UNC really does a nice job stopping themselves.  Lazy/ bad routes, bad throws, and lapses in protection (and run blocking) hurt this club, as have penalties.  I don't figure them to take a lot of risks, but

 

Slow Starters

For whatever reason, UNC has gotten off to really slow starts in their 4 games against D1 competition.

UConn
1st Quarter
Start
Time
Time
Poss
Drive
Began
# of
Plays
Yards
Gained
Result
14:55 1:34 UNC 23 3 2 Punt
10:59 3:23 UNC 20 9 37 Int
6:12 2:08 UNC 3 3 9 Punt
3:04 3:51 UNC 35 8 38 FG Miss
 
2nd Quarter
Start
Time
Time
Poss
Drive
Began
# of
Plays
Yards
Gained
Result
9:33 1:57 Conn 48 3 -9 Punt
4:48 1:19 UNC 38 3 -7 Punt
 
 
3rd Quarter
Start
Time
Time
Poss
Drive
Began
# of
Plays
Yards
Gained
Result
13:31 3:07 UNC 27 6 15 Punt
8:29 2:56 UNC 1 5 15 Punt
3:33 1:19 UNC 21 3 5 Int

 

East Carolina
1st Quarter
Start
Time
Time
Poss
Drive
Began
# of
Plays
Yards
Gained
Result
14:55 1:38 UNC 18 3 6 Punt
11:00 0:30 UNC 31 2 2 Fumble
7:00 2:16 UNC 40 6 60 TD
3:00 1:39 UNC 19 3 4 Punt
 
2nd Quarter
Start
Time
Time
Poss
Drive
Began
# of
Plays
Yards
Gained
Result
14:44 2:26 UNC 8 5 14 Punt
10:43 1:32 UNC 23 3 -13 Punt

 

Georgia Tech
Start
Time
Time
Poss
Drive
Began
# of
Plays
Yards
Gained
Result
15:00 1:27 UNC 20 3 4 Punt
8:57 1:03 UNC 19 3 1 Punt
3:04 0:55 UNC 8 3 3 Punt
 
2nd Quarter
Start
Time
Time
Poss
Drive
Began
# of
Plays
Yards
Gained
Result
13:47 1:37 UNC 20 3 -2 Punt
10:39 2:18 UNC 31 5 1 Fumble

 

UVA
1st Quarter
Start
Time
Time
Poss
Drive
Began
# of
Plays
Yards
Gained
Result
15:00 1:40 UNC 20 3 -4 Punt
12:17 1:30 UNC 20 3 3 Punt
9:27 2:09 UNC 44 4 14 Punt
4:46 3:00 UNC 13 6 3 Punt
2nd Quarter
Start
Time
Time
Poss
Drive
Began
# of
Plays
Yards
Gained
Result
12:00 1:20 UNC 25 3 8 Punt
6:50 2:49 UNC 28 6 18 Punt



It's very important for FSU to not allow UNC to get off to a fast start.  This is a team lacking in confidence, and if the longer they go without grabbing a big lead, the tighter they will play.  And this team will begin to press.  I'd expect them to play conservative early, but if they get down late, expect Yates to chuck it up.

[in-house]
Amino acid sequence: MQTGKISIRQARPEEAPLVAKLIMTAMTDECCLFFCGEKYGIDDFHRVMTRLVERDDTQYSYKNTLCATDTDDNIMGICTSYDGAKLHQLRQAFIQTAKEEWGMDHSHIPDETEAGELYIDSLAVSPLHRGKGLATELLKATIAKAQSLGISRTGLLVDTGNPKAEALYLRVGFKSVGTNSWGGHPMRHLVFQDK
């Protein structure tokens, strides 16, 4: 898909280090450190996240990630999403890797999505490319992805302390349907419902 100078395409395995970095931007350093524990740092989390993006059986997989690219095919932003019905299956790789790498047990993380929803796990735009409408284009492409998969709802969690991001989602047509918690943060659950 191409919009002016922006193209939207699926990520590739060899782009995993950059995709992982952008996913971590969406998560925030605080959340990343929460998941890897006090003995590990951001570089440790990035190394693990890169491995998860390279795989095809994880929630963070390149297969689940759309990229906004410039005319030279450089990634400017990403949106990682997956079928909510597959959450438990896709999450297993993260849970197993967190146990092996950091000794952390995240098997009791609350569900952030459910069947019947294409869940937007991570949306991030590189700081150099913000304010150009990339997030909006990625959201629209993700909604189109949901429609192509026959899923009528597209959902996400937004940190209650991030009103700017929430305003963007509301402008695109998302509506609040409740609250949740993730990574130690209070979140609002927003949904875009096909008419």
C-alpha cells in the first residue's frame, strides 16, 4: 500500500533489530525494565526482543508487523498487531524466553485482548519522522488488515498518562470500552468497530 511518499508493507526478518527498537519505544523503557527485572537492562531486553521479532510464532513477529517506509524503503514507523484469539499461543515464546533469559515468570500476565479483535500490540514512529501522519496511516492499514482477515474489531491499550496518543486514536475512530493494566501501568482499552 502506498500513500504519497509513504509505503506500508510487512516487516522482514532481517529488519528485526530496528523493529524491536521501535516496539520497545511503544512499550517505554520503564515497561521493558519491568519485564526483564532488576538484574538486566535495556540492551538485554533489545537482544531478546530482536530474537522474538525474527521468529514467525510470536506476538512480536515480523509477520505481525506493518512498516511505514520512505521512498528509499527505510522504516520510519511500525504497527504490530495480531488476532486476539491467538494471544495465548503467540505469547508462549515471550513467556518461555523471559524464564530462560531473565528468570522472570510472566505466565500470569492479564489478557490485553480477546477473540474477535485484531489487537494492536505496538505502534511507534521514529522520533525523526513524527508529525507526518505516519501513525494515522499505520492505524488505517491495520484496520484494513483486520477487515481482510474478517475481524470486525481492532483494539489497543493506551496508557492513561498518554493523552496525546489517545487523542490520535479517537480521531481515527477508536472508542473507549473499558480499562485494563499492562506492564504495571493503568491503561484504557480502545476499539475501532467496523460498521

No dropback downfield passing game (only PA)

UNC has zero dropback passing game.  There's not much to say about this expect that almost every time they drop back without moving the pocket or using play-action, they look really bad.

 

Moving The Pocket

UNC's passing game is almost entirely based on bootlegs, rollouts, etc.  Yates loves to get far outside the pocket (with his OLine, you would as well) and set his feet before launching.  FSU must to not let him set his feet on rollouts.

When they rollout or bootleg, they look to hit a lot of deep crossing routes.  This works for them because the wideouts don't typically have to run a great route, it's more of a drift team.

Screen Game

When FSU checks to Cover-3 (after motion), they will run this:

Unc_play-action_misdirection_slip_screen_spence_medium

Click to enlarge.

 

No Huddle

UNC has done a nice job running limited no huddle (hurrying up to the line when running back to back plays).

Cut their Splits and Blast Block the Power?

UNC's primary run play is the Power.  Down, Down, Pull (kick-out) and go.  The linemen all block down -- meaning they step away from where the play is going -- to crush the defensive linemen and get double-teams. The offense makes up for this by using the fullback to block the defensive end from the inside-out, and they block the linebacker on the play side by pulling the backside guard.  Here's a great post on the play.  I'd expect UNC to cut their splits to prevent penetration and run this play 20+ times tonight.  FSU has struggled against this before.

They also do a lot of end-around motion off the power, occasionally giving it but more often than not just holding the edge player for a second.

 

FSU's injuries

FSU is really banged up and will be without Starters in bold. Key reserves in italics:

CB Dionte Allen (thumb),
LB Maurice Harris (neck)*,
TE Caz Piurowski (knee)*,
DT Budd Thacker (knee).

WR Richard Goodman (groin),
SS Korey Mangum (shoulder),
DT Justin Mincey (knee),
CB Patrick Robinson (ankle),
LB Dekoda Watson (groin/knee)
* - out for the season

Several of the backups are now walk-ons.  That is what happens when you have 5 terrible defensive coaches who don't give a damn about recruiting in 2006 and 2007.  You have no depth.  This defensive coaching staff really is the worst in the country.

 

Prediction:

As I said yesterday, I expect FSU to get close to 6.2 yards per play against UNC's defense, which would be by far the most they have given up all year, by 25%.  That's a win for the offense, and I think they get about 27 points.  I think UNC's offense will get it together against FSU's trash defense.  Allowing anything over 4.5 yards per play to one of the worst offenses I have seen in a long time would be ridiculous, but I see FSU allowing UNC to go for much more than that and allow 6.5 yards per play, which would be a complete and utter embarrassment. Special teams are a factor here and UNC's group is nothing to write home about, while FSU's return teams have been good (coverage is another story).  I'll say UNC gets 28 points on a mixture of plays for loss and big plays to win 28-27 over a 'Nole's team that could have some serious infighting between an elite level offense and an embarrassment level defense.

Chance to win:  45%